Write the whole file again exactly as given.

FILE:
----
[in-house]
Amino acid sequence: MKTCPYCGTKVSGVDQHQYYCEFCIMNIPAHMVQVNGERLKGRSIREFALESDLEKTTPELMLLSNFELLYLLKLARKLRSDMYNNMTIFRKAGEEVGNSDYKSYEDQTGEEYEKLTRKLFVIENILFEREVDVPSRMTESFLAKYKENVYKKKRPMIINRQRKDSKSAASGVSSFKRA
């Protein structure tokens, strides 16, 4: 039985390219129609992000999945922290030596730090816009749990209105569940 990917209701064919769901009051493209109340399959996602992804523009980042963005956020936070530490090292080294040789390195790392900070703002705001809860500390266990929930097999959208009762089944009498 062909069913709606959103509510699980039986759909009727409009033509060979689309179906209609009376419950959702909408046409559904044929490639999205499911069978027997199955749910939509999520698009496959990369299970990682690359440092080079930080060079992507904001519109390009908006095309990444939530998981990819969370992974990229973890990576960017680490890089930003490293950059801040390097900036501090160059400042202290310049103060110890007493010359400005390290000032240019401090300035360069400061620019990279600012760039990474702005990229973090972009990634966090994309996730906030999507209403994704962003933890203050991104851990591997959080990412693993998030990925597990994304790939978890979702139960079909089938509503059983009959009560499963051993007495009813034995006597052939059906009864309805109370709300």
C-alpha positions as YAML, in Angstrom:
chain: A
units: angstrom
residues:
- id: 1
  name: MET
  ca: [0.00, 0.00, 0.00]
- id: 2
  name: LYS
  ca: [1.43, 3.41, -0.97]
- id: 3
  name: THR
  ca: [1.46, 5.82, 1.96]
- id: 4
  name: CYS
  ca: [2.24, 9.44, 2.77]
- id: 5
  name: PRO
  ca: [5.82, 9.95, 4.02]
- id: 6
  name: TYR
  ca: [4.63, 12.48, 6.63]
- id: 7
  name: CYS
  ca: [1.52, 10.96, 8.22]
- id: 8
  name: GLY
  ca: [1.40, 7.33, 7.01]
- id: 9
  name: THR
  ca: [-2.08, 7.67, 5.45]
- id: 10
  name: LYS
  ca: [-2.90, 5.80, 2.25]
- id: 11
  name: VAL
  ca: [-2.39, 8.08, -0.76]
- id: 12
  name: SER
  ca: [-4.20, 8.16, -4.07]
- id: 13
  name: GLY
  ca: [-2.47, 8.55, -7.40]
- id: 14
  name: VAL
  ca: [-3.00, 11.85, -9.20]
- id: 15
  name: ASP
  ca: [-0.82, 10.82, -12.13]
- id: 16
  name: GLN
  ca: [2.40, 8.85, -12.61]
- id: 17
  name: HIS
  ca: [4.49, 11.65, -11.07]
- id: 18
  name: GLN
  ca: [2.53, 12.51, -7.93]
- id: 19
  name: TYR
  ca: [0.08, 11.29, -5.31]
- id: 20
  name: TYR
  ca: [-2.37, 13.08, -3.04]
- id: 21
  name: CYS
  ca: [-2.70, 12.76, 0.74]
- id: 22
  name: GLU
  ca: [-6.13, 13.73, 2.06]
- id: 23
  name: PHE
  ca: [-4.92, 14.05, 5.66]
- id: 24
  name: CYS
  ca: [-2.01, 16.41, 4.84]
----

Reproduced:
[in-house]
Amino acid sequence: MKTCPYCGTKVSGVDQHQYYCEFCIMNIPAHMVQVNGERLKGRSIREFALESDLEKTTPELMLLSNFELLYLLKLARKLRSDMYNNMTIFRKAGEEVGNSDYKSYEDQTGEEYEKLTRKLFVIENILFEREVDVPSRMTESFLAKYKENVYKKKRPMIINRQRKDSKSAASGVSSFKRA
């Protein structure tokens, strides 16, 4: 039985390219129609992000999945922290030596730090816009749990209105569940 990917209701064919769901009051493209109340399959996602992804523009980042963005956020936070530490090292080294040789390195790392900070703002705001809860500390266990929930097999959208009762089944009498 062909069913709606959103509510699980039986759909009727409009033509060979689309179906209609009376419950959702909408046409559904044929490639999205499911069978027997199955749910939509999520698009496959990369299970990682690359440092080079930080060079992507904001519109390009908006095309990444939530998981990819969370992974990229973890990576960017680490890089930003490293950059801040390097900036501090160059400042202290310049103060110890007493010359400005390290000032240019401090300035360069400061620019990279600012760039990474702005990229973090972009990634966090994309996730906030999507209403994704962003933890203050991104851990591997959080990412693993998030990925597990994304790939978890979702139960079909089938509503059983009959009560499963051993007495009813034995006597052939059906009864309805109370709300």
C-alpha positions as YAML, in Angstrom:
chain: A
units: angstrom
residues:
- id: 1
  name: MET
  ca: [0.00, 0.00, 0.00]
- id: 2
  name: LYS
  ca: [1.43, 3.41, -0.97]
- id: 3
  name: THR
  ca: [1.46, 5.82, 1.96]
- id: 4
  name: CYS
  ca: [2.24, 9.44, 2.77]
- id: 5
  name: PRO
  ca: [5.82, 9.95, 4.02]
- id: 6
  name: TYR
  ca: [4.63, 12.48, 6.63]
- id: 7
  name: CYS
  ca: [1.52, 10.96, 8.22]
- id: 8
  name: GLY
  ca: [1.40, 7.33, 7.01]
- id: 9
  name: THR
  ca: [-2.08, 7.67, 5.45]
- id: 10
  name: LYS
  ca: [-2.90, 5.80, 2.25]
- id: 11
  name: VAL
  ca: [-2.39, 8.08, -0.76]
- id: 12
  name: SER
  ca: [-4.20, 8.16, -4.07]
- id: 13
  name: GLY
  ca: [-2.47, 8.55, -7.40]
- id: 14
  name: VAL
  ca: [-3.00, 11.85, -9.20]
- id: 15
  name: ASP
  ca: [-0.82, 10.82, -12.13]
- id: 16
  name: GLN
  ca: [2.40, 8.85, -12.61]
- id: 17
  name: HIS
  ca: [4.49, 11.65, -11.07]
- id: 18
  name: GLN
  ca: [2.53, 12.51, -7.93]
- id: 19
  name: TYR
  ca: [0.08, 11.29, -5.31]
- id: 20
  name: TYR
  ca: [-2.37, 13.08, -3.04]
- id: 21
  name: CYS
  ca: [-2.70, 12.76, 0.74]
- id: 22
  name: GLU
  ca: [-6.13, 13.73, 2.06]
- id: 23
  name: PHE
  ca: [-4.92, 14.05, 5.66]
- id: 24
  name: CYS
  ca: [-2.01, 16.41, 4.84]